Lieutenant governor talks economic development in Brookfield

By Ashley Haynes

March 10, 2019

 Lt. Gov. Mandela Barnes made a stop in Brookfield Friday at Precast Engineering to hear what local business owners think can contribute to economic development.
Ashley Haynes/Freeman Staff

BROOKFIELD — In the words of Lieutenant Governor Mandela Barnes, you either “fly or die.” That’s why he made a stop at Precast Engineering in Brookfield Friday afternoon to talk with local business owners and hear their thoughts on what can help Wisconsin create economic development, yield sustainable job growth and “fly.”

Barnes says he’s interested in learning what made business owners and workers decide to stay in the state and make Wisconsin work for them.

He added that the new administration wants to be as collaborative as possible and be seen as partners who leave the door to business open.

“We have to be in the business of helping people to move the state forward, to move us forward in the 21st century finally,” said Barnes. “You can’t create the next Silicon Valley. You have to create the conditions and the environment for that to happen.”

For Tom Palzewicz, owner of local small business ActionCOACH, one of the most pressing issues for seeing continued job development is physically getting people to the jobs that are open. Palzewicz says there are thousands of jobs across Waukesha County that need to be filled, but people from Milwaukee and neighboring cities can’t get to work without regional transportation.

“I think that also dovetails into the ability to get young people here because young people want mass transit,” said Palzewicz.

Barnes says communities are “feeling it” when it comes to a lack of regional transit options and says a good place to start would be to at least give authority to regional transit authorities, which allow counties to come together and create a sales tax that could fund mass transit.

The Foxconn question

You can’t bring up economic development in the state without mentioning Foxconn. Barnes says the most frustrating part of the Foxconn project to him is that business startup growth has lagged and he believes the money used to bring Foxconn into the state could have been spread out more and better invested.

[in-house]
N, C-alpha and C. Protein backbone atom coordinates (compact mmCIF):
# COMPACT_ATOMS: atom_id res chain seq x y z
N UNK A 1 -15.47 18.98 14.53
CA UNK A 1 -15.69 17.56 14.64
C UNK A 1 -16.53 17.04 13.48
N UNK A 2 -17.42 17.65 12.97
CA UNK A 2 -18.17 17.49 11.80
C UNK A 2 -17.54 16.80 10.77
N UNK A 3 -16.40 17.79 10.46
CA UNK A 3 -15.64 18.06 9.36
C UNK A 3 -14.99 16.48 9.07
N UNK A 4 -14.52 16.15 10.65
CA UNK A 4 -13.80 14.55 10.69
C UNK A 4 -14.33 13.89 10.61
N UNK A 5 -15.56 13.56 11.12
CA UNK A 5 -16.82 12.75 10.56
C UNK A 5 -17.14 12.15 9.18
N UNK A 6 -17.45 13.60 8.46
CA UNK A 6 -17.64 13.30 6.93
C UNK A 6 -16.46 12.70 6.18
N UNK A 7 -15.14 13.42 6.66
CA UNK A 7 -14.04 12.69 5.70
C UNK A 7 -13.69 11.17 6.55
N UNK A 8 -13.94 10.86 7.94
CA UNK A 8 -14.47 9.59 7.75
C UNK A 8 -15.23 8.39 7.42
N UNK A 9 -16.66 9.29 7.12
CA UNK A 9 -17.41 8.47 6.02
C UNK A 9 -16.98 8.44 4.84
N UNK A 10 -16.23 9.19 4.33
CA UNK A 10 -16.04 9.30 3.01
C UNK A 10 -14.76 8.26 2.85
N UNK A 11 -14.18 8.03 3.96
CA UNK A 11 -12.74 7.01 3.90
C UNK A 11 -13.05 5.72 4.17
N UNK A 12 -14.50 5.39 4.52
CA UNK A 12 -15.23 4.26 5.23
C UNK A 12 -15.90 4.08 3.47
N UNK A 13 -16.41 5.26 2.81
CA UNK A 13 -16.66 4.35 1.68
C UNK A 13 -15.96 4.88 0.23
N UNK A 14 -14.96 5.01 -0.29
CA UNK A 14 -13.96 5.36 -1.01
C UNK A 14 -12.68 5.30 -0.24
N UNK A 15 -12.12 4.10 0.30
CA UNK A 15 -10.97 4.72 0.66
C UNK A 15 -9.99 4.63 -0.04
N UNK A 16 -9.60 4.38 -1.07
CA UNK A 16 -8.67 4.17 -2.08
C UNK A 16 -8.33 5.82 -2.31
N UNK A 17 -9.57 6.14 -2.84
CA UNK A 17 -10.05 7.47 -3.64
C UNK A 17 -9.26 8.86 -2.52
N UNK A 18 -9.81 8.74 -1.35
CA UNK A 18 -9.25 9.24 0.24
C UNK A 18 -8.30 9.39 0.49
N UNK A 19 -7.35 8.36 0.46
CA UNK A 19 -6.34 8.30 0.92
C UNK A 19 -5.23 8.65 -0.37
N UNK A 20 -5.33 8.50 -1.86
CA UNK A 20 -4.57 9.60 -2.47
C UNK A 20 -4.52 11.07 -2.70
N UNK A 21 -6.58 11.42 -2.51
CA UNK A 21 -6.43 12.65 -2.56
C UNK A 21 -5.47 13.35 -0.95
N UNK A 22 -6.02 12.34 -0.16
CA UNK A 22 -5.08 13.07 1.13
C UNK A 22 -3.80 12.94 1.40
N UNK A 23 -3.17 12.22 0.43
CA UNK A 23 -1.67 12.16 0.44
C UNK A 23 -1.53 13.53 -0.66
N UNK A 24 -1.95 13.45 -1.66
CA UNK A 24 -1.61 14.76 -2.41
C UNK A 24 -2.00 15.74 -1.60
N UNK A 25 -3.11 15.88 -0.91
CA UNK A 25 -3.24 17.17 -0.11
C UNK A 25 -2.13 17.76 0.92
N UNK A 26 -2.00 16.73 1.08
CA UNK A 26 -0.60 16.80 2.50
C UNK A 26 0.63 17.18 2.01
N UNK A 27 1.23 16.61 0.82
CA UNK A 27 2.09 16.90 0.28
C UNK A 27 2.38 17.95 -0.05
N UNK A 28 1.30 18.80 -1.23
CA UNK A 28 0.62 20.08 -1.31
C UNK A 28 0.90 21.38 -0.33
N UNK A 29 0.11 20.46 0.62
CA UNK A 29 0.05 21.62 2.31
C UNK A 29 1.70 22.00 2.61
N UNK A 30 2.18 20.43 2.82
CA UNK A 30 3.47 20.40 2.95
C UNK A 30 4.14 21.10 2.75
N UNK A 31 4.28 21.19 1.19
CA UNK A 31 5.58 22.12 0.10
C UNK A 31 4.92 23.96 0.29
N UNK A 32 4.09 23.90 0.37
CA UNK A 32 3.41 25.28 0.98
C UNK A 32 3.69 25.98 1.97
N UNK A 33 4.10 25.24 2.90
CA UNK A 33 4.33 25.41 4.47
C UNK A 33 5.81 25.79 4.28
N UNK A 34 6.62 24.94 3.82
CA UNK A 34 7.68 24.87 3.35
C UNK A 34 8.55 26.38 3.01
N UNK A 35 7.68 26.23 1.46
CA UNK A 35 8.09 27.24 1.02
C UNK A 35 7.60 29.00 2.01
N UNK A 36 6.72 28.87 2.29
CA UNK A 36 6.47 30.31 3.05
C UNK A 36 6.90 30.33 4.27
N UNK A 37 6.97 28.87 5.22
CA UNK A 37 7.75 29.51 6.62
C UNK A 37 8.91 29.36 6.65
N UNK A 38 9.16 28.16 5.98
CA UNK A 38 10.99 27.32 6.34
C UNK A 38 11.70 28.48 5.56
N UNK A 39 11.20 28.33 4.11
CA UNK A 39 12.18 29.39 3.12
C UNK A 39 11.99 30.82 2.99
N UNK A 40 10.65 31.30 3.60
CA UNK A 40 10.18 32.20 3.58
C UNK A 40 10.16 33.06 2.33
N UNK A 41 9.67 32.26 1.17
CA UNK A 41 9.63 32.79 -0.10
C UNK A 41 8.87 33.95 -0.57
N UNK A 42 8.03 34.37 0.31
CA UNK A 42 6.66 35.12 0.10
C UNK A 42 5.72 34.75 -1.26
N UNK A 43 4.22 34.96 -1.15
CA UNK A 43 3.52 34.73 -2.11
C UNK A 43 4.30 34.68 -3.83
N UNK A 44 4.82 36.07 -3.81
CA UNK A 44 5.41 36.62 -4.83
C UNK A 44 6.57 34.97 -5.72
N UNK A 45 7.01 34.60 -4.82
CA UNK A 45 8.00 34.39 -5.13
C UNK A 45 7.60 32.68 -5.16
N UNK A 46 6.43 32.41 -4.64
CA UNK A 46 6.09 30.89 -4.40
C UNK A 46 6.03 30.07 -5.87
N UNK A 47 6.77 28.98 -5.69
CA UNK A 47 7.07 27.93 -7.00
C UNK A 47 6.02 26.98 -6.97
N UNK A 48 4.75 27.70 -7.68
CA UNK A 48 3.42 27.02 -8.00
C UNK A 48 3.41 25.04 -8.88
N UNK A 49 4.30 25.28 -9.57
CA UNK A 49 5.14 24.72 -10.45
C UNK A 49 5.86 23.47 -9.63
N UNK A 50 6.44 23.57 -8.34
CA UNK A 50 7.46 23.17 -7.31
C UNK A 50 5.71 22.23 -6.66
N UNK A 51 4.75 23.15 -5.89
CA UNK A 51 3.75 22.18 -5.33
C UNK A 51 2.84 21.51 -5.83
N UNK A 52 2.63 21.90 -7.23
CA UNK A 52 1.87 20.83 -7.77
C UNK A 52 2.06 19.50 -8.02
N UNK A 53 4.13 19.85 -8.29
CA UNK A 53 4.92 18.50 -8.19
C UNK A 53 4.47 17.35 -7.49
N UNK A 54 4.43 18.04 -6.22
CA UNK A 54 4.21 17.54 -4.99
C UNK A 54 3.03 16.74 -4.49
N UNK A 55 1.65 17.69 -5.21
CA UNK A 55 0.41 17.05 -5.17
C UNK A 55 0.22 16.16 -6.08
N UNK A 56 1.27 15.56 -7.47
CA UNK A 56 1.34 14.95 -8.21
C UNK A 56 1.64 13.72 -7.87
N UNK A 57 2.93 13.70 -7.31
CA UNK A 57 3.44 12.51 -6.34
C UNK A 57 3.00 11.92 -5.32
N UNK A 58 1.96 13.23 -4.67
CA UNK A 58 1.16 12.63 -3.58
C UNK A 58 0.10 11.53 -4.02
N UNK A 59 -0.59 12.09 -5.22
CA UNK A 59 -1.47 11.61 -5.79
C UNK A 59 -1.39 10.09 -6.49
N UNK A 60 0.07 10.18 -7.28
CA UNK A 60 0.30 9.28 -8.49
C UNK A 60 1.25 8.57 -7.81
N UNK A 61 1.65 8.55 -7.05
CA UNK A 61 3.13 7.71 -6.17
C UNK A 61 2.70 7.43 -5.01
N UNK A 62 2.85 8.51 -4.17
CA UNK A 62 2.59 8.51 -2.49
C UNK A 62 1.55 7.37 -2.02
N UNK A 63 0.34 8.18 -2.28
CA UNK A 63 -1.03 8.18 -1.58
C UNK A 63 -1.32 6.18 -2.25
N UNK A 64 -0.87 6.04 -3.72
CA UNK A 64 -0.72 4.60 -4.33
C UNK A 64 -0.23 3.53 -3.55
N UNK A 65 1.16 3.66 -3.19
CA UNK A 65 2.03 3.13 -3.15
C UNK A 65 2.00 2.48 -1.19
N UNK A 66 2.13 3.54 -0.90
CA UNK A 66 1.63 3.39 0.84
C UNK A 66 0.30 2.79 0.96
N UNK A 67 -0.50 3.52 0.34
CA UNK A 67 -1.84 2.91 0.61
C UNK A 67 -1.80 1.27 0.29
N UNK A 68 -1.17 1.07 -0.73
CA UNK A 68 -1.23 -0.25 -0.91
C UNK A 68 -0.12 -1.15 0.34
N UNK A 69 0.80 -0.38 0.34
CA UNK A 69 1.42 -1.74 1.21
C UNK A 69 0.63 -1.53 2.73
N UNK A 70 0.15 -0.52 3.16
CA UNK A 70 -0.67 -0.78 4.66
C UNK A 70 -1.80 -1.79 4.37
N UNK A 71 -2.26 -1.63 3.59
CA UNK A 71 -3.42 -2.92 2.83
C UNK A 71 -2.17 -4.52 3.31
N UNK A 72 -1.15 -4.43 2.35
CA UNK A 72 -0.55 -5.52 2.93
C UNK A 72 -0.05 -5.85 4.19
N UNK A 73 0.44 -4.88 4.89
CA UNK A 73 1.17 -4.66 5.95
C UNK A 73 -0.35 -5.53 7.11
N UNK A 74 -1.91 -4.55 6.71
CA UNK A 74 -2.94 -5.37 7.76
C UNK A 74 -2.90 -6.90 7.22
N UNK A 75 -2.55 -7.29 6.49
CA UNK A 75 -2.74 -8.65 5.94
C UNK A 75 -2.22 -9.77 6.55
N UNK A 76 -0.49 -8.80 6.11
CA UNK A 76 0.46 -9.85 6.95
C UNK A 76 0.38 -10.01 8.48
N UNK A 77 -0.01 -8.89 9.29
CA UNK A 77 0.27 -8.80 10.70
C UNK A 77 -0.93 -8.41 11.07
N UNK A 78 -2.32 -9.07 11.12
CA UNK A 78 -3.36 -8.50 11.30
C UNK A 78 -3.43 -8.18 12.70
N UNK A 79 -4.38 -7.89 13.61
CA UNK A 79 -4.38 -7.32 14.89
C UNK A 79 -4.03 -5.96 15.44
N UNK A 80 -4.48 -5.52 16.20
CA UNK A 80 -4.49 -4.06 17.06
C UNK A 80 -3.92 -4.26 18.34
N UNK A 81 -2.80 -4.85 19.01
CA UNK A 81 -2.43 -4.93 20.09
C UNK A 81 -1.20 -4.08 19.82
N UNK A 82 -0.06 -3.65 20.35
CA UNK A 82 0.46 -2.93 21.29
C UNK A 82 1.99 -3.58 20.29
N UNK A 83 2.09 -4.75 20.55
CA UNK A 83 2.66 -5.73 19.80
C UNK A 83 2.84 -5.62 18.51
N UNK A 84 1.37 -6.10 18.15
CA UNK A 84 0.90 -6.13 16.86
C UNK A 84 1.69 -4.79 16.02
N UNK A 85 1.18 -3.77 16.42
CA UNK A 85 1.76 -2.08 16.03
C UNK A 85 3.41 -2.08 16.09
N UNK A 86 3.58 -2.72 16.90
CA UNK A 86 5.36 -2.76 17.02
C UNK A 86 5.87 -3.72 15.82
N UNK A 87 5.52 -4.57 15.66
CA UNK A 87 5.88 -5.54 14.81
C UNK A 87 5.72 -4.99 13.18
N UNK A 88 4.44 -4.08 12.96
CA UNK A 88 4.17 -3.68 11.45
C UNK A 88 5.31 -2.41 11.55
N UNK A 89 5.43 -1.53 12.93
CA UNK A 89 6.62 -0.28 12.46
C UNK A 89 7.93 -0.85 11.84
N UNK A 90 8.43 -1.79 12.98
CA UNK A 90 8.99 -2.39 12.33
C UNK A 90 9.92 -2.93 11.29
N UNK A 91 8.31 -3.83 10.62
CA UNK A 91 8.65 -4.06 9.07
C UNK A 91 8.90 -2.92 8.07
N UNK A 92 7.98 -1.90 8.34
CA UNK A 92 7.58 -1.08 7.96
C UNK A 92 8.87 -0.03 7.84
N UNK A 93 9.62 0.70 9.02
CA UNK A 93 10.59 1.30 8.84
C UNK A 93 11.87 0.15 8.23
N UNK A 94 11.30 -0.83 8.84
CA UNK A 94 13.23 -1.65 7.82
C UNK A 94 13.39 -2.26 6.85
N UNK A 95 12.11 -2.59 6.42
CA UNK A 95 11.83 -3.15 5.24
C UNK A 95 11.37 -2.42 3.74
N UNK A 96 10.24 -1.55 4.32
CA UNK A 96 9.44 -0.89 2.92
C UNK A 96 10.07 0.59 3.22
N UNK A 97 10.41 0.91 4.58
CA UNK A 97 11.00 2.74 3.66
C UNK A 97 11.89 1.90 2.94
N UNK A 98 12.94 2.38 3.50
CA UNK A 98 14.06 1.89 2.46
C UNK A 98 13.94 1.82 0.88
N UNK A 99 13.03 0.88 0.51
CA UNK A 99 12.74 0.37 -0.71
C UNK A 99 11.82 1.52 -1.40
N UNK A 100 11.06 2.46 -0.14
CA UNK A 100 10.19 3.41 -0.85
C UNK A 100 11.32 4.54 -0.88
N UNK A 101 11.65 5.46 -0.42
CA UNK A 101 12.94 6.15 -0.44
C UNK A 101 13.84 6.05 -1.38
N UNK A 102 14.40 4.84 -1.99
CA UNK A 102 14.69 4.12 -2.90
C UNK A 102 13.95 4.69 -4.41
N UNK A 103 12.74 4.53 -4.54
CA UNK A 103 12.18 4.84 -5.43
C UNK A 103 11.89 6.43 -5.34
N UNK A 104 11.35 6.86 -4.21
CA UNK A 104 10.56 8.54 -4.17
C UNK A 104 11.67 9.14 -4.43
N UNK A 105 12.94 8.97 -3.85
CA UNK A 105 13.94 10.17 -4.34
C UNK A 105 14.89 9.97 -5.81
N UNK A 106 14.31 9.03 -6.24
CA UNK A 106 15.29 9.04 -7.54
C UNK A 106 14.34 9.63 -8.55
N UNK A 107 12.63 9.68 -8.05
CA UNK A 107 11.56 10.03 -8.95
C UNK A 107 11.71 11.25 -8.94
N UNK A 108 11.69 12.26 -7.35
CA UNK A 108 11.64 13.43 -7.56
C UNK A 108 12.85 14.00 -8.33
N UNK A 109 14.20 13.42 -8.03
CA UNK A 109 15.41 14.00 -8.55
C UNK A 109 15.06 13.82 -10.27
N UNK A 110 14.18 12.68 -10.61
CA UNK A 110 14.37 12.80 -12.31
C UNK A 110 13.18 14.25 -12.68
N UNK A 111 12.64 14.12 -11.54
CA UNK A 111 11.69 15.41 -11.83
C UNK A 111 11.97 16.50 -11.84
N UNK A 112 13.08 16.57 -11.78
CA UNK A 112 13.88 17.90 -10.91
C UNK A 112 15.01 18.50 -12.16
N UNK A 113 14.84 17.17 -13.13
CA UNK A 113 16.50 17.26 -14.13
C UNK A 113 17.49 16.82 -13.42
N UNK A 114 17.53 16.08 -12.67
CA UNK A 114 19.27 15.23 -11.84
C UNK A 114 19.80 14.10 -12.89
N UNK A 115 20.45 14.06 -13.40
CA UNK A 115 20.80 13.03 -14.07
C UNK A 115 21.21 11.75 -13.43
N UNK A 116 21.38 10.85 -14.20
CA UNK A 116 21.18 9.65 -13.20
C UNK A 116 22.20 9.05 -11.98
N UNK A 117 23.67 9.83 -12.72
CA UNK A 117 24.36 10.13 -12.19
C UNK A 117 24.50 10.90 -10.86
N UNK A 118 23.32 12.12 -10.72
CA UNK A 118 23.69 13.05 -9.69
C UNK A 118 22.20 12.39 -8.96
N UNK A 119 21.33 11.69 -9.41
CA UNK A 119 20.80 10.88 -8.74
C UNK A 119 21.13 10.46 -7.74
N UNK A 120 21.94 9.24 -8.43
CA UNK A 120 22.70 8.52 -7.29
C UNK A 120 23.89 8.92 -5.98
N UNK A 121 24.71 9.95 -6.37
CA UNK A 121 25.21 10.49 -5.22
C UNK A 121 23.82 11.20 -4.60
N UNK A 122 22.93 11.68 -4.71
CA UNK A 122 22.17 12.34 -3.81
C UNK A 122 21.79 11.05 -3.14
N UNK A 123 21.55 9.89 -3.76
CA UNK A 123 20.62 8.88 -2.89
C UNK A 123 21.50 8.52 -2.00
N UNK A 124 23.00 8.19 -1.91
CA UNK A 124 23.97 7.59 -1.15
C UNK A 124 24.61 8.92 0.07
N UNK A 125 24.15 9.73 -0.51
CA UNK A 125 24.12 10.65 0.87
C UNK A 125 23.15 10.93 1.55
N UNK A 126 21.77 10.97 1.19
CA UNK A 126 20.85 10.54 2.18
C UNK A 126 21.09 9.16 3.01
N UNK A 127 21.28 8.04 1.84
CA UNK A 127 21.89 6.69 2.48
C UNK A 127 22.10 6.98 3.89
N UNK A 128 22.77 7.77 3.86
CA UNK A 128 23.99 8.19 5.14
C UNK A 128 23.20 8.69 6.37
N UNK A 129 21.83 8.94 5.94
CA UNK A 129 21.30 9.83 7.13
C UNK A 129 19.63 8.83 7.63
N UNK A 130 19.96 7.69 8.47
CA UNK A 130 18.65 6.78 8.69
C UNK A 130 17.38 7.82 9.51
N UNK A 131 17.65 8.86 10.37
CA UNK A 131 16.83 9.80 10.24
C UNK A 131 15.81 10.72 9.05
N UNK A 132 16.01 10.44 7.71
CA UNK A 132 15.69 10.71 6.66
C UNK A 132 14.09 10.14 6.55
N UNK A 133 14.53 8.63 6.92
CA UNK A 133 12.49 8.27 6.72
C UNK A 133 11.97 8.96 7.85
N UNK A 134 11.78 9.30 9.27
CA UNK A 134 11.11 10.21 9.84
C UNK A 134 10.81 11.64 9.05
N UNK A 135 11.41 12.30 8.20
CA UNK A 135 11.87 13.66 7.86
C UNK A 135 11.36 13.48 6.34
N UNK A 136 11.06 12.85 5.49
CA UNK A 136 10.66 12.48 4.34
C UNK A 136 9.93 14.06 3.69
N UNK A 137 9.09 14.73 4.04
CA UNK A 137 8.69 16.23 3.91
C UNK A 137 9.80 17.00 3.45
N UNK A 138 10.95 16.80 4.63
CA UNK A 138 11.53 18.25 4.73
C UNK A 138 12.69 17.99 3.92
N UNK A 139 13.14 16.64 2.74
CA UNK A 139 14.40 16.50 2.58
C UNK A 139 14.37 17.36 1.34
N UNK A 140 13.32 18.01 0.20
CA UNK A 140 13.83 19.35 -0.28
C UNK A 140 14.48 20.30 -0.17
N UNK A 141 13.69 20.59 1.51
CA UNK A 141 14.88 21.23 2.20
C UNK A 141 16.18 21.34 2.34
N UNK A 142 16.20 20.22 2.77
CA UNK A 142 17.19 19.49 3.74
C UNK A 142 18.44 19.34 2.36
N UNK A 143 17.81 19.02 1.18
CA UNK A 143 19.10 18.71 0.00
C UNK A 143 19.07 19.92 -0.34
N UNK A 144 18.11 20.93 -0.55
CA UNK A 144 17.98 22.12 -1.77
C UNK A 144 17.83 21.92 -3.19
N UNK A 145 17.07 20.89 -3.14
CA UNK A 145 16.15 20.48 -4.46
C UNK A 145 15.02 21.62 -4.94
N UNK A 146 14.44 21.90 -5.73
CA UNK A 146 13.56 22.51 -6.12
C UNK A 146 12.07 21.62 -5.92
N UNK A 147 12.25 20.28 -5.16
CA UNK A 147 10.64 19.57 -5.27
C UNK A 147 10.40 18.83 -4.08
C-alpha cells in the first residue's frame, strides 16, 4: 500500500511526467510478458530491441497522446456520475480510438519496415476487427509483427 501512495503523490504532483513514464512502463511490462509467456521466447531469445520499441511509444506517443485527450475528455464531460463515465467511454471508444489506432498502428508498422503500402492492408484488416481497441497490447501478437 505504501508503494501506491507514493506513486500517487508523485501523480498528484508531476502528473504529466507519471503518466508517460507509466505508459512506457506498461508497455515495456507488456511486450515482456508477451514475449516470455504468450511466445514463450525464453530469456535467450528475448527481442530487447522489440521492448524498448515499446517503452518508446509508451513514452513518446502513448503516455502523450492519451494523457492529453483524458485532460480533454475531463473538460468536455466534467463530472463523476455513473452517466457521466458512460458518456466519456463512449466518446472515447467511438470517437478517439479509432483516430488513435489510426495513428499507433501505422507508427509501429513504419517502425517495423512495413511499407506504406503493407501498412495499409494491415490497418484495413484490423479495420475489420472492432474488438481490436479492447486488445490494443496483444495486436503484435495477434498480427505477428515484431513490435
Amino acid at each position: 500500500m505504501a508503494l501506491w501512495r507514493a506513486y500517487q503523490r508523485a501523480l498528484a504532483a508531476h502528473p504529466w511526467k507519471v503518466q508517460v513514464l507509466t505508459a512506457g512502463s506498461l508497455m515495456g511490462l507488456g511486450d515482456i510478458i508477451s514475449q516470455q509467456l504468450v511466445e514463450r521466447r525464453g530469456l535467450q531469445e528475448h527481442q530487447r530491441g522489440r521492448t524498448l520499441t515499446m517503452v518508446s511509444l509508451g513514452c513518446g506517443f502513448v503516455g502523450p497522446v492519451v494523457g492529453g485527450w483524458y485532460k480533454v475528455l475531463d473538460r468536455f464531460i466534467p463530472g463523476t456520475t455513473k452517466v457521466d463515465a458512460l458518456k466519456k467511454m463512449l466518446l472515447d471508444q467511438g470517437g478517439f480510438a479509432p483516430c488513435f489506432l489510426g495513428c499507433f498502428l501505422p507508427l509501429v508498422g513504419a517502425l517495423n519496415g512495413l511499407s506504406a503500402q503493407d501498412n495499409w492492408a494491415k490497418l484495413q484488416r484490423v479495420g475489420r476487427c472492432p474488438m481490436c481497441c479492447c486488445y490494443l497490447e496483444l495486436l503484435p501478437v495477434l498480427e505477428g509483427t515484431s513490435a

But for Tina Chang, chairman and chief executive officer of SysLogic, Foxconn is still a beacon of hope. She says she is still very much a Foxconn proponent.

Chang said that for the first time, a large company is bringing in smaller and medium- sized businesses to brainstorm and spur innovation, which makes her hopeful.

To Barnes’ belief that the money used to bring Foxconn to Wisconsin could have been spread out more, Chang says it still may be, but more indirectly.

“I know the governor talks about ‘it wasn’t a great deal for the state,’ but we don’t even know what that looks like yet,” said Chang. “We have an opportunity to make it a really great opportunity for the state.”

She added that having the hope of being an “indirect” business to benefit from Foxconn is particularly meaningful.


With Gov. Tony Evers coming from a public school background, education is a prominent point for his administration. In relation to Wisconsin’s workforce, having funding to develop cooperative programs at technical colleges is an important topic for Scott Trindl of Mortgage Reports, Inc. He says technical colleges are the fastest route to get workers to fill the jobs that are available and agrees with the governor’s desire to give $18 million more in funding to the technical college system.

“The business I ran for 20 plus years was heavily involved in a co-op program. We had one of those co-op students that stayed with us for 20 years,” said Trindl.

Barnes says overall, schools that are utilizing public dollars need to have more accountability. This includes private and charter schools that are part of the state’s Parental Choice Program and use public dollars, or voucher schools, he said.

“If we’re funding two different systems, it creates a strain. The bulk of that strain is on traditional public schools. I think for three decades, we haven’t gotten the accountability we’re looking for,” said Barnes, adding there isn’t data that shows a “significant over performance” in voucher schools.

Republican response

State Rep. Scott Allen, R-Waukesha, agrees with some of what Barnes said Friday afternoon, but not all of it. When it comes to regional transit, he and Barnes are on the same track.

“I think the economic marketplace doesn’t stop at 124th Street,” said Allen. “We need a better way to get workers to jobs so that we all benefit and we can grow our economy. I would support endeavors to find ways to create cooperative agreements between Milwaukee County Transit and Waukesha County Transit.”

As for Foxconn, Allen says the state was smart to seize the opportunity and there is an economic ripple effect. He says there’s also an impact on the state’s reputation that comes with Foxconn.

“When opportunities present themselves, you’re either going to take advantage of them and do your best to make them a reality or you’re going to be foolish to step over dollars to pick up pennies,” said Allen.

In education, Allen says the increase in funding to the technical college system is the easy approach. He says the state has made great gains under the Scott Walker administration’s dual enrollment program and more funding isn’t guaranteed to attract more people to participate in initiatives like it.

He added that voucher schools are already under extreme scrutiny due to some of the strictest rules in the country and that the school choice program has worked, and that’s why Republicans have tried to raise the cap on the number of students that can use it.